Written by Jiri Benc, Senior Software Engineer, Networking Services, Linux kernel, and Open vSwitch
By introducing a connection tracking feature in Open vSwitch, thanks to the latest Linux kernel, we greatly simplified the maze of virtual network interfaces on OpenStack compute nodes and improved its networking performance. This feature will appear soon in Red Hat OpenStack Platform.
It goes without question that in the modern world, we need firewalling to protect machines from hostile environments. Any non-trivial firewalling requires you keep track of the connections to and from the machine. This is called “stateful firewalling”. Indeed, even such basic rule as “don’t allow machines from the Internet to connect to the machine while allowing the machine itself to connect to servers on the Internet” requires stateful firewall. This applies also to virtual machines. And obviously, any serious cloud platform needs such protection.
Stateful Firewall in OpenStack
It’s of no surprise that OpenStack implements stateful firewalling for guest VMs. It’s the core of its Security Groups feature. It allows the hypervisor to protect virtual machines from unwanted traffic.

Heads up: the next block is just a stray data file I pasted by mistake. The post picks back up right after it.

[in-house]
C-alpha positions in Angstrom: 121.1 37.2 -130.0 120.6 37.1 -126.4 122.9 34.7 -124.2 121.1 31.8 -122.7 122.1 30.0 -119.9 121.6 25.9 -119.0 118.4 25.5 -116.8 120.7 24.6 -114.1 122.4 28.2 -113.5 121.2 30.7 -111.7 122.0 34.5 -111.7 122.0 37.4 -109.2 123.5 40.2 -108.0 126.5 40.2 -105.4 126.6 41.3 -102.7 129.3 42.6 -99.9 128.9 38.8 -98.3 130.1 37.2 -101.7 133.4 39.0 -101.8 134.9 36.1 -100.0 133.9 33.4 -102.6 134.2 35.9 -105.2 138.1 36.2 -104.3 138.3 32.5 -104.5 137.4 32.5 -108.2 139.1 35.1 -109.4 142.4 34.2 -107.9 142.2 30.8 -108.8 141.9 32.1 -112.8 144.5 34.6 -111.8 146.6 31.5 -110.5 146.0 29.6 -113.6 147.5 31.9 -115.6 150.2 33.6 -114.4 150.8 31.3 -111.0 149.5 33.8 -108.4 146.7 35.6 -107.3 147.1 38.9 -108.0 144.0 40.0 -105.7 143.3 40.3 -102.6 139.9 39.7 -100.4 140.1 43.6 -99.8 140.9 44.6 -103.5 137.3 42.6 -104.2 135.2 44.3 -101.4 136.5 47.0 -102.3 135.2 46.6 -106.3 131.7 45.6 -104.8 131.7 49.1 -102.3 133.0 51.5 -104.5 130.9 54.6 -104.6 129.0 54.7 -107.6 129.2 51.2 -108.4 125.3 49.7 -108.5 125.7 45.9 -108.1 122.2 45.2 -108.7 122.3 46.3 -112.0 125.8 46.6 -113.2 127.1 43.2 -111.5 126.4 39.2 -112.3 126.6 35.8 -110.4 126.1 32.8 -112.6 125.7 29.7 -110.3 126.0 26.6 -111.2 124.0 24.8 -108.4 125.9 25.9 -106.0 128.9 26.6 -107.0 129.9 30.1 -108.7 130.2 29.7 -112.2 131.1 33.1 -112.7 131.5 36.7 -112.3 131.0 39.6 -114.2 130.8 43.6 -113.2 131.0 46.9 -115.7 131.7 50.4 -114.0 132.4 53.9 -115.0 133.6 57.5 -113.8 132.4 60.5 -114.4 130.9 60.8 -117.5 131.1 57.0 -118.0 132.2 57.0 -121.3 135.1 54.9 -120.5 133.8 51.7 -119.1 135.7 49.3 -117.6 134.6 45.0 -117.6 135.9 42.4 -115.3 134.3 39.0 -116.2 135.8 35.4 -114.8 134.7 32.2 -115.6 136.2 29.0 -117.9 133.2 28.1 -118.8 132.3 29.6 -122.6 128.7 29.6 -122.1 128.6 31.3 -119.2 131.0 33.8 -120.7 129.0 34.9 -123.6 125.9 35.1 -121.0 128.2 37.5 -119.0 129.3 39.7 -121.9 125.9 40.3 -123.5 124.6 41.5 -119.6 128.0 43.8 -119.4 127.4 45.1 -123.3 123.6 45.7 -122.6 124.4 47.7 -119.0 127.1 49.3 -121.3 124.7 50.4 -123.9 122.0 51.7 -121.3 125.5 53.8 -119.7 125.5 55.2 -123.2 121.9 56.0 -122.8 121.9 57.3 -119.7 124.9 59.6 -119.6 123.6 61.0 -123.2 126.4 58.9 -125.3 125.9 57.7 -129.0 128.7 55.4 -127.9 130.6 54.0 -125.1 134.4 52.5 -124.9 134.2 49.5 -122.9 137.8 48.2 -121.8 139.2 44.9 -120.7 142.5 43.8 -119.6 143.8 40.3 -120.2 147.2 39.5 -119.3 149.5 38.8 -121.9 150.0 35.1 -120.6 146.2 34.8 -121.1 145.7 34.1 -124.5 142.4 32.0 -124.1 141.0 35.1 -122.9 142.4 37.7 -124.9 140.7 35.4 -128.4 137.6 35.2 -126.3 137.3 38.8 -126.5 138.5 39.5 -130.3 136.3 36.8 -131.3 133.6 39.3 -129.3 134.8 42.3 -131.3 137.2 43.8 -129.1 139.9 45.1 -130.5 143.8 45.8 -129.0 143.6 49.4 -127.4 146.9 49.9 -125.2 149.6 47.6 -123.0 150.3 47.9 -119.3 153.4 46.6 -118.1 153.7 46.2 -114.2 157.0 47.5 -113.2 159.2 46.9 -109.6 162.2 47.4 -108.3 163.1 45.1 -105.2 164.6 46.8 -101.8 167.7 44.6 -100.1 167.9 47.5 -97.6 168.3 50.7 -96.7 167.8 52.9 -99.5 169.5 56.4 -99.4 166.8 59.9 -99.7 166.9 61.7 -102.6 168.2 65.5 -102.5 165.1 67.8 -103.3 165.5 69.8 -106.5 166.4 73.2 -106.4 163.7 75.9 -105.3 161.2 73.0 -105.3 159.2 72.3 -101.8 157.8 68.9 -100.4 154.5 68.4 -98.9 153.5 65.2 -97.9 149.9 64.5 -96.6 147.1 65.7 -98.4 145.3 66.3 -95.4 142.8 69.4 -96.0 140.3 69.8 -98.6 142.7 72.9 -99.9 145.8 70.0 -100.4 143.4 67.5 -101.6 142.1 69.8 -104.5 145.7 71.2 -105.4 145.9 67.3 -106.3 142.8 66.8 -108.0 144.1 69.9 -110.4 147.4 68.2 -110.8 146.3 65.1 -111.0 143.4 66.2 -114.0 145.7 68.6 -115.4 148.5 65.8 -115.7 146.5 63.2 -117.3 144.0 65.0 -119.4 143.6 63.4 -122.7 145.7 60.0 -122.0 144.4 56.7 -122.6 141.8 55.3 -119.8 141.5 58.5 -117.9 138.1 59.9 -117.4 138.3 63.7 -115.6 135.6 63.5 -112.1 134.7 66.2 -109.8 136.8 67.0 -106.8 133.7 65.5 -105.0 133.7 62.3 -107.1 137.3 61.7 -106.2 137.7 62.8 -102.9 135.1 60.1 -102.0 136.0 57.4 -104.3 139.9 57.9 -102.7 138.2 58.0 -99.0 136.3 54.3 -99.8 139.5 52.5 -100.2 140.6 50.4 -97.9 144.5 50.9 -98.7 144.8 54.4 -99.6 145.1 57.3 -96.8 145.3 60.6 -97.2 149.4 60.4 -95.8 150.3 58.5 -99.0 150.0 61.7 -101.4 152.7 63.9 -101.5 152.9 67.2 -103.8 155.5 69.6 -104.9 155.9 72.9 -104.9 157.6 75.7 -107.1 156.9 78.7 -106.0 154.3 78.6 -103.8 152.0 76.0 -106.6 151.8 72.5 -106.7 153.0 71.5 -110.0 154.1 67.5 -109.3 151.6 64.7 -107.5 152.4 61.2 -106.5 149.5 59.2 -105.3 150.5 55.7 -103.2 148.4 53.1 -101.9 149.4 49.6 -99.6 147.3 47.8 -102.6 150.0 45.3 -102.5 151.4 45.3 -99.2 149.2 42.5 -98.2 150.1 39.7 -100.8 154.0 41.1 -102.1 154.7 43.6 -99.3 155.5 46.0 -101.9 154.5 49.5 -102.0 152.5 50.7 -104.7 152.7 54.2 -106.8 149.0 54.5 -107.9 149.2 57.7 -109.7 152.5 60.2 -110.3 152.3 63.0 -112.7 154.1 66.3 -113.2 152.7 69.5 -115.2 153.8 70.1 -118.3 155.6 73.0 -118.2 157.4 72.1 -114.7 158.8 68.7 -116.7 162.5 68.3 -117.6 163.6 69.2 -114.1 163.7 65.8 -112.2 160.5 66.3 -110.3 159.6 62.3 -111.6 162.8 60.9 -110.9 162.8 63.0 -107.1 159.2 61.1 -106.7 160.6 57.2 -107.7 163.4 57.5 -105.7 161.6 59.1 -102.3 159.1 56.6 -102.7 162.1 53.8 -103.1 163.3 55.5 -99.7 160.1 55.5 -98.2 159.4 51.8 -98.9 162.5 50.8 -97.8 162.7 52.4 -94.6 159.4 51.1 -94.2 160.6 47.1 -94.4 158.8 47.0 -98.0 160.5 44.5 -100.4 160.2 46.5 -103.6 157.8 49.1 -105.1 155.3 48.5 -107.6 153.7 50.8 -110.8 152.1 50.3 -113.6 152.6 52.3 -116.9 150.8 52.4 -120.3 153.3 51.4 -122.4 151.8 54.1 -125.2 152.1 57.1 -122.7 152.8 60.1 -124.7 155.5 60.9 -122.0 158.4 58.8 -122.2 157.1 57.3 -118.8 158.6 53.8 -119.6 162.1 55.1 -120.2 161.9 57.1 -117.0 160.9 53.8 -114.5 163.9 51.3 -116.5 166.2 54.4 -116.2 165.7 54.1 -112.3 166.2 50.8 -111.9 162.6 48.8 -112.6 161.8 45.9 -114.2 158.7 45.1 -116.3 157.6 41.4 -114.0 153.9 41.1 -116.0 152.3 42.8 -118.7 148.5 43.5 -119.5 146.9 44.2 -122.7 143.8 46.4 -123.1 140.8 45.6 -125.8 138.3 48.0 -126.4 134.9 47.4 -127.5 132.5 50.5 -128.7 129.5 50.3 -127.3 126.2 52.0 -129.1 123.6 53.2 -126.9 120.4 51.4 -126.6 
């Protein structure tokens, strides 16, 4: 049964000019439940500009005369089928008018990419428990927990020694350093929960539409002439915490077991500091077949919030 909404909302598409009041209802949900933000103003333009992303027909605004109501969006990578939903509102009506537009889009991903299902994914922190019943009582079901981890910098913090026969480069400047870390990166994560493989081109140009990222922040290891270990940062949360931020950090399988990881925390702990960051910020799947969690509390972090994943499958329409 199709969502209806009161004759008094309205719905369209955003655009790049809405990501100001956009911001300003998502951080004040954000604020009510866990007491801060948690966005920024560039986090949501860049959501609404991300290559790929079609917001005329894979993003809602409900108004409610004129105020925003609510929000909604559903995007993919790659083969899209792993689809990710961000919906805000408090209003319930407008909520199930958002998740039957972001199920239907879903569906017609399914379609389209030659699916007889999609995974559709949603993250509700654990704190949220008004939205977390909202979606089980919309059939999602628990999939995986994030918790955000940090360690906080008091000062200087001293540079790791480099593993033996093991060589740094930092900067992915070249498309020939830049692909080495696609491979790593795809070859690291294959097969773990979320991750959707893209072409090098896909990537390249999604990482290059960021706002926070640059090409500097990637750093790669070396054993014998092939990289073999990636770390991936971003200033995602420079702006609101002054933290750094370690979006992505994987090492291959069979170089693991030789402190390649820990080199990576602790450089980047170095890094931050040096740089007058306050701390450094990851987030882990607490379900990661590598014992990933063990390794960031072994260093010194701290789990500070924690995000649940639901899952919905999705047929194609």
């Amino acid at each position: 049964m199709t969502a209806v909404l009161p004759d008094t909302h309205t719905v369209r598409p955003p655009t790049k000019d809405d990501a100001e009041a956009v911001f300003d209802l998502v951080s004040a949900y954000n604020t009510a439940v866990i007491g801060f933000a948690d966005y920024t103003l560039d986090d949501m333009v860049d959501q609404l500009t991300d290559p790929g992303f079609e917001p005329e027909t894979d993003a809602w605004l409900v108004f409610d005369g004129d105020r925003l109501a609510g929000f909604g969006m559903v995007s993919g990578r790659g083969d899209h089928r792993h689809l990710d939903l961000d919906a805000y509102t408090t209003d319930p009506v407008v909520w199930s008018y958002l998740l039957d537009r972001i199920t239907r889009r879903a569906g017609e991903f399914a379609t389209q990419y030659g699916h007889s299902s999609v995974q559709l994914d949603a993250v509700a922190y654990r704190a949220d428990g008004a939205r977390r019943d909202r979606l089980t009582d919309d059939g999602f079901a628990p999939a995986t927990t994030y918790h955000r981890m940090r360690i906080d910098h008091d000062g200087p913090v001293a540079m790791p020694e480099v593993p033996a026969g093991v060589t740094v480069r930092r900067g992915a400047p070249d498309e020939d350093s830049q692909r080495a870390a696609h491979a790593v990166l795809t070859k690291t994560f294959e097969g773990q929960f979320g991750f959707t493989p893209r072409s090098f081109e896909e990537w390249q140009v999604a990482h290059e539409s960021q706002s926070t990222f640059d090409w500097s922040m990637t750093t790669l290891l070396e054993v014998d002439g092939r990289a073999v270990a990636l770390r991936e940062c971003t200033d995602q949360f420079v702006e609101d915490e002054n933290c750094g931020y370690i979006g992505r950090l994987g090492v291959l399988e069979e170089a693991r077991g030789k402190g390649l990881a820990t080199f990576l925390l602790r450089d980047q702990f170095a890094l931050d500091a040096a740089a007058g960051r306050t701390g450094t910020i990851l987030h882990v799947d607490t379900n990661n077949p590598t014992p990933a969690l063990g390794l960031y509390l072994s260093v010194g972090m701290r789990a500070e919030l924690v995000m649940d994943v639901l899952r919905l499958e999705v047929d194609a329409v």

As mentioned, for stateful firewalling the host (OpenStack node) needs to keep track of individual connections and be able to match packets to the connections. This is called connection tracking, or “conntrack”. Note that connections are a different concept to flows: connections are bidirectional and need to be established, while flows are unidirectional and stateless.
Let’s add Open vSwitch to the picture. Open vSwitch is an advanced programmable software switch. Neutron uses it for OpenStack networking – to connect virtual machines together and to create overlay network connecting the nodes. (For completeness, there are other backends than Open vSwitch available; however, Open vSwitch offers the most features and performance due to its flexibility and it’s considered the “main” backend by many.)
However, packet switching in Open vSwitch datapath is based on flows and solely on flows. It had been traditionally stateless. Not a good situation when we need a stateful firewall.
Bending iptables to Our Will
There’s a way out of this. The Linux kernel contains connection tracking module and it can be used to implement a stateful firewall. However, these features had been available only to the Linux kernel firewall at the IP protocol layer (called “iptables”). And that’s a problem: Open vSwitch does not operate at the IP protocol layer (also called L3), it’s at one layer below (called L2). In other words, not all packets processed by the kernel are subject to iptables processing. In order for a packet to be processed by iptables, it needs either to be destined to an IP address local to the host or routed by the host. Packets which are switched (either by Linux bridge or Open vSwitch) are not processed by iptables.